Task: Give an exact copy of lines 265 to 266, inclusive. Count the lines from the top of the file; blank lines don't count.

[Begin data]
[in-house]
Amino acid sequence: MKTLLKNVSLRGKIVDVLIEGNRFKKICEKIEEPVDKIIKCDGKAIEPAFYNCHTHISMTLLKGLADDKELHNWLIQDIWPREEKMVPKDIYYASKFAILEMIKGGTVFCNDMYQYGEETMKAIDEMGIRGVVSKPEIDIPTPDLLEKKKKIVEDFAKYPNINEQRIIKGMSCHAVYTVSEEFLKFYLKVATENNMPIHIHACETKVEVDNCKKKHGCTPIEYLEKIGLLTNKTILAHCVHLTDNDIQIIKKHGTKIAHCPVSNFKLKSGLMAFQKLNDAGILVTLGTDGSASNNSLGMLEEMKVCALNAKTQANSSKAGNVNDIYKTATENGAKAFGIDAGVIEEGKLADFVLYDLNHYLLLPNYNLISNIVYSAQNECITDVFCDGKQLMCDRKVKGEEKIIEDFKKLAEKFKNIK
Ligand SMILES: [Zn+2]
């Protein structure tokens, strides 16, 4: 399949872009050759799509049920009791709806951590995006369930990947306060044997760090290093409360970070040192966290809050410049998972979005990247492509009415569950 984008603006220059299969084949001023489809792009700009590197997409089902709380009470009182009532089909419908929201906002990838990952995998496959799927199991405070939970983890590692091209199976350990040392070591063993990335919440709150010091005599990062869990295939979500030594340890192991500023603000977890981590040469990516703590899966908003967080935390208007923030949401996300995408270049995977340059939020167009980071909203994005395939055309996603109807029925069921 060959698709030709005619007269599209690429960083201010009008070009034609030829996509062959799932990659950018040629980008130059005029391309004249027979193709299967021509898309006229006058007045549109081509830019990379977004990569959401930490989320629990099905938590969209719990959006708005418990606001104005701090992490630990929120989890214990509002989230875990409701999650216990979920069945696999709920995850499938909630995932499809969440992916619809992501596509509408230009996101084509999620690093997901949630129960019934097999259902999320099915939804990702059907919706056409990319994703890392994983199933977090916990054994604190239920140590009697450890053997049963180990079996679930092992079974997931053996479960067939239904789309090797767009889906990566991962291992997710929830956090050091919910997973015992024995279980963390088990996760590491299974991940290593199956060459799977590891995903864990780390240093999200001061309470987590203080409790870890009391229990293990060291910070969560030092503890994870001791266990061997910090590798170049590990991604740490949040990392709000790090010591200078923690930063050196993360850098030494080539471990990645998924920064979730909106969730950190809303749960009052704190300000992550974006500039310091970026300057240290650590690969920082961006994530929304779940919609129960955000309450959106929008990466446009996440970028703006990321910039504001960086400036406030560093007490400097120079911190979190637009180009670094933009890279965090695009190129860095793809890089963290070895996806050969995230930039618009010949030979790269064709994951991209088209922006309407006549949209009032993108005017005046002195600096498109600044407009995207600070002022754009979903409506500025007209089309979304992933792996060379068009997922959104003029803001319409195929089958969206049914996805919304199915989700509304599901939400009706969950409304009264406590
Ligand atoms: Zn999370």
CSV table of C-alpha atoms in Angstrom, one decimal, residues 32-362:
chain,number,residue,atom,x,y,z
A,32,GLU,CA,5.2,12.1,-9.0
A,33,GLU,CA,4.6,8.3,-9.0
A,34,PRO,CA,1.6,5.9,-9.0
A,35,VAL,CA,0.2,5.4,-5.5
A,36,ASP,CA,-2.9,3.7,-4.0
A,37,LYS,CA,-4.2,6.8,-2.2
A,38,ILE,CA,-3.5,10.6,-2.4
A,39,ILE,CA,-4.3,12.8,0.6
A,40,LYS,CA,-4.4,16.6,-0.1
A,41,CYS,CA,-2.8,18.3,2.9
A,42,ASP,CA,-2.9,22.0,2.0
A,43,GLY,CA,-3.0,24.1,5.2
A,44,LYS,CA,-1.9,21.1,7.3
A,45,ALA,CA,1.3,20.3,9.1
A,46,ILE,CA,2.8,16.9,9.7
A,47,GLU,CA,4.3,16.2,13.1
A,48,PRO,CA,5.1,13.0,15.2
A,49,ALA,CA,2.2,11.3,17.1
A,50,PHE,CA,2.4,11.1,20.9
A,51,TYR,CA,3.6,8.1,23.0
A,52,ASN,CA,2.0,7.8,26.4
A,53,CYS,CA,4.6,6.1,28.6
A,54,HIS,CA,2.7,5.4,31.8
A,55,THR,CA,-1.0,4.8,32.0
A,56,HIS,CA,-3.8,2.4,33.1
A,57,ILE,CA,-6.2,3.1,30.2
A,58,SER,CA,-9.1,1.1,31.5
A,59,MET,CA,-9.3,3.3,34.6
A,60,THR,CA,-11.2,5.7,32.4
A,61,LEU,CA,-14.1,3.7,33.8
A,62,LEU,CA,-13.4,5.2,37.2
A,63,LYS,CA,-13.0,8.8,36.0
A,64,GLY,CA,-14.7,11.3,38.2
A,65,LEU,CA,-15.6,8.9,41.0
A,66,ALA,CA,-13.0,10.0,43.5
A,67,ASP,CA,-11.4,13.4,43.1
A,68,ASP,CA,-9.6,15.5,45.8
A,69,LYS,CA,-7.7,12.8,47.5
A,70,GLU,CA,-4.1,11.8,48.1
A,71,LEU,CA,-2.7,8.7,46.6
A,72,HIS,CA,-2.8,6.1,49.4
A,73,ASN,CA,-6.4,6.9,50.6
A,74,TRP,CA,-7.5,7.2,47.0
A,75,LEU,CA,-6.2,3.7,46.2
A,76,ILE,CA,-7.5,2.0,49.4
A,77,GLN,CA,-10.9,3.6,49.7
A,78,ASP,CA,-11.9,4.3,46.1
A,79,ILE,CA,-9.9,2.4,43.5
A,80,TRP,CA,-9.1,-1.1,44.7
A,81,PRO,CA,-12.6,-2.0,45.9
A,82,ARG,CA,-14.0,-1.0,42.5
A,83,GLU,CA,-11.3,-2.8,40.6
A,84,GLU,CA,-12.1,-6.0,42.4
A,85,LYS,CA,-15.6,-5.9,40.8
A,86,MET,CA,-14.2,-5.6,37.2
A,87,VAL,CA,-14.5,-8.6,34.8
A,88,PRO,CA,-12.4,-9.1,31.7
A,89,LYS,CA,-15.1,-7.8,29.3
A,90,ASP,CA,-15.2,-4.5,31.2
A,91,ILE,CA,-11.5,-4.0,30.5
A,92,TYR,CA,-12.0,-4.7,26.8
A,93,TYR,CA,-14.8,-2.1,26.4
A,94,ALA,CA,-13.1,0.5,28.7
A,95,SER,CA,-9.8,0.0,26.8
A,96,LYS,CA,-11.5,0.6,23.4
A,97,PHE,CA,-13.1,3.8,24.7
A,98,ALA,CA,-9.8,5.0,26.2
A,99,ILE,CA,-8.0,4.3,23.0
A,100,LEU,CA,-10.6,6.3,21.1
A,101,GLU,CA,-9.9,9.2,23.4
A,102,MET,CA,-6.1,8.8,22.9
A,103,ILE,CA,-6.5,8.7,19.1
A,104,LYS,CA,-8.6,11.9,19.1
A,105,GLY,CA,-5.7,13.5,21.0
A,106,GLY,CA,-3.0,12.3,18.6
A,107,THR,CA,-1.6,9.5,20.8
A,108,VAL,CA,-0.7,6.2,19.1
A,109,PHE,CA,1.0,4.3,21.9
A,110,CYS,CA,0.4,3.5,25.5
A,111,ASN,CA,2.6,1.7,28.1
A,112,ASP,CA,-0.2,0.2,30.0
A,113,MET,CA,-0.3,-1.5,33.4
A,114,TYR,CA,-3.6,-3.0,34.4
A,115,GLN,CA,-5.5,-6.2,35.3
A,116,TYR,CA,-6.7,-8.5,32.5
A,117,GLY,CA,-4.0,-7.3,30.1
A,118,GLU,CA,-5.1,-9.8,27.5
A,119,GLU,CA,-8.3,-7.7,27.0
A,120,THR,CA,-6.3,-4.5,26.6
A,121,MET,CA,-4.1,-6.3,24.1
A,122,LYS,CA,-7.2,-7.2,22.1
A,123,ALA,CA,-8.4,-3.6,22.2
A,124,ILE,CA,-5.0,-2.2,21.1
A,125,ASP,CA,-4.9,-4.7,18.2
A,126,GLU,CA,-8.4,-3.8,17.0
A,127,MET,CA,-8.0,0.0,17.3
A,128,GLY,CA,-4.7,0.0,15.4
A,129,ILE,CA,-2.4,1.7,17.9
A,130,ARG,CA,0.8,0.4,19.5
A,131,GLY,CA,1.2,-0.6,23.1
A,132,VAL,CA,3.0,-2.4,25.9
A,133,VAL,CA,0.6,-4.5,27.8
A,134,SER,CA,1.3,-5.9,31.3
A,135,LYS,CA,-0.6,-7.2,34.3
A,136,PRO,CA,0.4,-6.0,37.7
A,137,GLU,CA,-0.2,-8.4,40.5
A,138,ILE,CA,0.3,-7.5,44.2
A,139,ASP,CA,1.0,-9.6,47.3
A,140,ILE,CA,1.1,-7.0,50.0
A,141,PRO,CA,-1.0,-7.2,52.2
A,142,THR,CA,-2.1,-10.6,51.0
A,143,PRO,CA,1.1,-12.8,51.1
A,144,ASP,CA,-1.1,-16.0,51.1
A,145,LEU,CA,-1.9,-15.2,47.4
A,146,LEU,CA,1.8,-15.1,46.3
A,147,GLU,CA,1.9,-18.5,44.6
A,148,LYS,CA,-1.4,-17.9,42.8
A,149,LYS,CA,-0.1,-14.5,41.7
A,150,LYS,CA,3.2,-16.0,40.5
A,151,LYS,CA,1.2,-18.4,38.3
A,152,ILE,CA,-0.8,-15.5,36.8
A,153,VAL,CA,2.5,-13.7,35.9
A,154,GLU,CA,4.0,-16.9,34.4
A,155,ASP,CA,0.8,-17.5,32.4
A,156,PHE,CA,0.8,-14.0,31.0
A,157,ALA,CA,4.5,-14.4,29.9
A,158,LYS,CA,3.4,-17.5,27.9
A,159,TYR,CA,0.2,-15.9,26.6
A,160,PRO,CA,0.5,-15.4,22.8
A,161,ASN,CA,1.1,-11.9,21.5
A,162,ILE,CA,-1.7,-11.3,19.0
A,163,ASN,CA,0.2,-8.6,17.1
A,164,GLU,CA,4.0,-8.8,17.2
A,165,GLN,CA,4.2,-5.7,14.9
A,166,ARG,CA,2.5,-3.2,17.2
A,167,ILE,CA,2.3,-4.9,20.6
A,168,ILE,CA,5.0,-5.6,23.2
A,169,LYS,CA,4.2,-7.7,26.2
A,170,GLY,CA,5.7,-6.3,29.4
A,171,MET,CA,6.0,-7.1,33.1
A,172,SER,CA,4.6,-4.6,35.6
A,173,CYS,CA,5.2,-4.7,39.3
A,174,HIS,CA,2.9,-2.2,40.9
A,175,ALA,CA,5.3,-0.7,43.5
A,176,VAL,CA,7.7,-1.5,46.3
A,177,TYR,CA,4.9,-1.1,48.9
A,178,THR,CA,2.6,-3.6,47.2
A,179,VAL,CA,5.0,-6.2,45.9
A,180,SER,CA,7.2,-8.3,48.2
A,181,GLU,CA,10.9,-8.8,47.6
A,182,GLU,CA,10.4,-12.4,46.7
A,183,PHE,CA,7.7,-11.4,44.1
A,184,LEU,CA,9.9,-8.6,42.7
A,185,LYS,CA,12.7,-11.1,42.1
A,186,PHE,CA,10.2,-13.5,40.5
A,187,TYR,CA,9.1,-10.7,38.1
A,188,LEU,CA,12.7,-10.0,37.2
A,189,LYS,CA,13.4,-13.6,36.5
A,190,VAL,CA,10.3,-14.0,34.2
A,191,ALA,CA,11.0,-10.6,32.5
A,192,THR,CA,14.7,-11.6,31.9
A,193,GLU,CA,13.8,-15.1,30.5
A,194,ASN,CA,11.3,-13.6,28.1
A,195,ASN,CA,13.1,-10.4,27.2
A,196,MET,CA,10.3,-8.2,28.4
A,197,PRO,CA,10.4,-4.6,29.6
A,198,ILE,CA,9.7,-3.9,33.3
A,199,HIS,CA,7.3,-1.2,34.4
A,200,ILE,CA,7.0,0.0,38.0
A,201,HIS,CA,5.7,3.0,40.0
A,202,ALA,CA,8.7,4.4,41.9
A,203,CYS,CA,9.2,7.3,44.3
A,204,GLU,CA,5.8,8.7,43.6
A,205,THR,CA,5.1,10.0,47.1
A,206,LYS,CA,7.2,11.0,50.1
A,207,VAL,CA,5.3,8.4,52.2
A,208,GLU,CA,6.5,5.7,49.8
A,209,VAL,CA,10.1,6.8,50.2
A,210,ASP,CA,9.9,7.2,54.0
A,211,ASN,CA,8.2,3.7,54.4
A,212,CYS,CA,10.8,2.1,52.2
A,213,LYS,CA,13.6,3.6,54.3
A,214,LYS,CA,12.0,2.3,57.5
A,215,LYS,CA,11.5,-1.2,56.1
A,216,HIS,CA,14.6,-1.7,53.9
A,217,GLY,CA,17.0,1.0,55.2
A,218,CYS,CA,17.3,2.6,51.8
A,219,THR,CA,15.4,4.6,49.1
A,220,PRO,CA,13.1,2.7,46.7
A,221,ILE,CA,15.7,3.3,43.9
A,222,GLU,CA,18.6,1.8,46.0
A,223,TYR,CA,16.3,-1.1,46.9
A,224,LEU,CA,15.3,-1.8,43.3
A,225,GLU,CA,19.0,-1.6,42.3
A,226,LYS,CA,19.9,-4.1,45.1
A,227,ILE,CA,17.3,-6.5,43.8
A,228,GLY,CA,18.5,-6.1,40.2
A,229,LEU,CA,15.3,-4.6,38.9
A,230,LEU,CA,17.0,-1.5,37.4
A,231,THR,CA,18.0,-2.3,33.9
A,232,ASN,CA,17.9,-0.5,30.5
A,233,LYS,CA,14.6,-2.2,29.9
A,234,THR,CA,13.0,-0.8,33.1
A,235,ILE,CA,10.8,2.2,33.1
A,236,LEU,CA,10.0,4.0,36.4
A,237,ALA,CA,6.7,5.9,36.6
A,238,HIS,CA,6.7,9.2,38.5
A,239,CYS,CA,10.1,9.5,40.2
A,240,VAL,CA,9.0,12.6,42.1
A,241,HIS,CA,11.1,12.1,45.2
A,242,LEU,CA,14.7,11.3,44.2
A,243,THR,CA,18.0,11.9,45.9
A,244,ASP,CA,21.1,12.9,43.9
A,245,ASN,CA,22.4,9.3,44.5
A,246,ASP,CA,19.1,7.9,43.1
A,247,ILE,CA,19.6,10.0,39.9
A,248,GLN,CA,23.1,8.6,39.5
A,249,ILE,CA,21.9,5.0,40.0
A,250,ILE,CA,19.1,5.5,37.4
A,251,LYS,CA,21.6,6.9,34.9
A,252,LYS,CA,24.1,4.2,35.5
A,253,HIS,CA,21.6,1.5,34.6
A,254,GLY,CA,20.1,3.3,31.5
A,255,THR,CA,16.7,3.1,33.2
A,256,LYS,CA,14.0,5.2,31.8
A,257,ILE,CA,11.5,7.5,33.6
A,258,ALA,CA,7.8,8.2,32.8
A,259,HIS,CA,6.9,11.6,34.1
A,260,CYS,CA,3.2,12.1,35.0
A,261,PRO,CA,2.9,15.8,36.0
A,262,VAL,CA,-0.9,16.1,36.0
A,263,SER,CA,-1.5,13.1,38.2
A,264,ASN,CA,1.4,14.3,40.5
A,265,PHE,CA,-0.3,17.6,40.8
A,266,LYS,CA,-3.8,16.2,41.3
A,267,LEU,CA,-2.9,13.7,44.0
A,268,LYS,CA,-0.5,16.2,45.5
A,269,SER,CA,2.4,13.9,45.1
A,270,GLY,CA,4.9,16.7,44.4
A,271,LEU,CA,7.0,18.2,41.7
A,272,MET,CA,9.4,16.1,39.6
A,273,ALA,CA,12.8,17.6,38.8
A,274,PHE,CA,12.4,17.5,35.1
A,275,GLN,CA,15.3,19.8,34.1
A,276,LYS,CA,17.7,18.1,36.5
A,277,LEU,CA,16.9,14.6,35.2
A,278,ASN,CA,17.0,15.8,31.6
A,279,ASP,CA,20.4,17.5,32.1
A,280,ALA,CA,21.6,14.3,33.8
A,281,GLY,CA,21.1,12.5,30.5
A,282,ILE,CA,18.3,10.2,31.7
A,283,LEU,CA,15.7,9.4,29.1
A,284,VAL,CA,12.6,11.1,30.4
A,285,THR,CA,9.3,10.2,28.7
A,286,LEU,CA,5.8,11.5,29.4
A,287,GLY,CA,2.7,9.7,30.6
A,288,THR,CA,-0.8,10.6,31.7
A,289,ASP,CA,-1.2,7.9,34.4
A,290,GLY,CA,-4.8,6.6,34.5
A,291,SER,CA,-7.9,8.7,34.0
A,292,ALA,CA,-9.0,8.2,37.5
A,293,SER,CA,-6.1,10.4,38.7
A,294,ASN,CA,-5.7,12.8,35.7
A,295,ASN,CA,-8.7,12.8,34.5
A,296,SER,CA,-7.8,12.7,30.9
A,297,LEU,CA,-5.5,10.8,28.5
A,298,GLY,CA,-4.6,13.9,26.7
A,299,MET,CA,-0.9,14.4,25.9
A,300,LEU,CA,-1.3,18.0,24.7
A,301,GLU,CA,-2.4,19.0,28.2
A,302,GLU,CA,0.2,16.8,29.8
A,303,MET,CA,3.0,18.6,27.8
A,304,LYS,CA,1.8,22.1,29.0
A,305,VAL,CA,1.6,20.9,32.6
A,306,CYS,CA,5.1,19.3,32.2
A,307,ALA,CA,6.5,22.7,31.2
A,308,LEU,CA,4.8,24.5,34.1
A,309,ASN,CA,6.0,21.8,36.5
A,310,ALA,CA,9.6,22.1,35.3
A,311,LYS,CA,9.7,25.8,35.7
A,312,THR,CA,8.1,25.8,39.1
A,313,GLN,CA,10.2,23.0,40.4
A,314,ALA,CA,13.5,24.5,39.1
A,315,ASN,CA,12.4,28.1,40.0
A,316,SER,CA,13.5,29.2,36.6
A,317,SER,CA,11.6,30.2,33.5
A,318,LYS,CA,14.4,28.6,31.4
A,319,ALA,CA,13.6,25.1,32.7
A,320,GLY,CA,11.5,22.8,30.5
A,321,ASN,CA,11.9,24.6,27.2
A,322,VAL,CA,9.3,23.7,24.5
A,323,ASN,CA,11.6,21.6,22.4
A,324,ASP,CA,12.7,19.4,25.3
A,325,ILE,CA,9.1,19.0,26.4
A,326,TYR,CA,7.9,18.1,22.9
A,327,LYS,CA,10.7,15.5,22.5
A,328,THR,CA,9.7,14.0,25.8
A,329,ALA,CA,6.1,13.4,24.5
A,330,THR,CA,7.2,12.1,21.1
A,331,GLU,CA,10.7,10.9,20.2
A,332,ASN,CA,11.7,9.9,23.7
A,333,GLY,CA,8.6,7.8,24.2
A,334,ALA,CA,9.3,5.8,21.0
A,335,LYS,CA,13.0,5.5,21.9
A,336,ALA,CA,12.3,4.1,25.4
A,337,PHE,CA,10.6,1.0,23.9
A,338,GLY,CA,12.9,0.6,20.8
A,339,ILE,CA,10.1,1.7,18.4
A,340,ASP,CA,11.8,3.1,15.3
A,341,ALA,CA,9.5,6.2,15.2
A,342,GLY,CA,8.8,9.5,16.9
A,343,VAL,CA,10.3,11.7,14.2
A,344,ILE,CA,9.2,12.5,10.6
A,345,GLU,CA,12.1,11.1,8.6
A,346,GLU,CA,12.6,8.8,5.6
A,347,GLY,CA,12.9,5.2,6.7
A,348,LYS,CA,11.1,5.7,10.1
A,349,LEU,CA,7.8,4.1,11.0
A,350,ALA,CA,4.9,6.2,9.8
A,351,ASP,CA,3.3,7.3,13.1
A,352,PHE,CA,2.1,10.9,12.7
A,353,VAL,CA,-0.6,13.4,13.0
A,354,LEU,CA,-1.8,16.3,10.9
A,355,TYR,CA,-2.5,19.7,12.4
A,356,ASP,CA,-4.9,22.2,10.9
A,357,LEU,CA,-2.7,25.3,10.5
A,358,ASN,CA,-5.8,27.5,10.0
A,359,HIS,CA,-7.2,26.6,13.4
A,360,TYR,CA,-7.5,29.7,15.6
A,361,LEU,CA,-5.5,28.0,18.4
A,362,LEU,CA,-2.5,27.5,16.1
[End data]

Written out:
A,289,ASP,CA,-1.2,7.9,34.4
A,290,GLY,CA,-4.8,6.6,34.5